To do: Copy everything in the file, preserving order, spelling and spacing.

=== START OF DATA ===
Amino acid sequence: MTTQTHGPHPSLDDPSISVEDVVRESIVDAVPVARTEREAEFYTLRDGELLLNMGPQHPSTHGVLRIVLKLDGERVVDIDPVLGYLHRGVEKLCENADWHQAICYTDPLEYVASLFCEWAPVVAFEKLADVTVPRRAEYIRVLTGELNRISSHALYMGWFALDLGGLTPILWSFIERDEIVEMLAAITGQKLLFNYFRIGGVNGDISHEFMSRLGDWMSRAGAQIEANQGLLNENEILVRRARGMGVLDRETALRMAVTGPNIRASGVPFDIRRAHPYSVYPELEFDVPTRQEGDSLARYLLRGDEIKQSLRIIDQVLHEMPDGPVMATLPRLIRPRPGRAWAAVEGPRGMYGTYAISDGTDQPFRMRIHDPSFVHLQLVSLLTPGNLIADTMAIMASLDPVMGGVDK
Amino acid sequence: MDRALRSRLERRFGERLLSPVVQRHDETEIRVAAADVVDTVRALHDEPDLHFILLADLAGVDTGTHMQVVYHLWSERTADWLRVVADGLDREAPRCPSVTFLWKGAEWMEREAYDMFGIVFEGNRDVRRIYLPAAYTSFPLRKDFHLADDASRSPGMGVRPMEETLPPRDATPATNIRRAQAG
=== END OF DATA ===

Amino acid sequence: MTTQTHGPHPSLDDPSISVEDVVRESIVDAVPVARTEREAEFYTLRDGELLLNMGPQHPSTHGVLRIVLKLDGERVVDIDPVLGYLHRGVEKLCENADWHQAICYTDPLEYVASLFCEWAPVVAFEKLADVTVPRRAEYIRVLTGELNRISSHALYMGWFALDLGGLTPILWSFIERDEIVEMLAAITGQKLLFNYFRIGGVNGDISHEFMSRLGDWMSRAGAQIEANQGLLNENEILVRRARGMGVLDRETALRMAVTGPNIRASGVPFDIRRAHPYSVYPELEFDVPTRQEGDSLARYLLRGDEIKQSLRIIDQVLHEMPDGPVMATLPRLIRPRPGRAWAAVEGPRGMYGTYAISDGTDQPFRMRIHDPSFVHLQLVSLLTPGNLIADTMAIMASLDPVMGGVDK
Amino acid sequence: MDRALRSRLERRFGERLLSPVVQRHDETEIRVAAADVVDTVRALHDEPDLHFILLADLAGVDTGTHMQVVYHLWSERTADWLRVVADGLDREAPRCPSVTFLWKGAEWMEREAYDMFGIVFEGNRDVRRIYLPAAYTSFPLRKDFHLADDASRSPGMGVRPMEETLPPRDATPATNIRRAQAG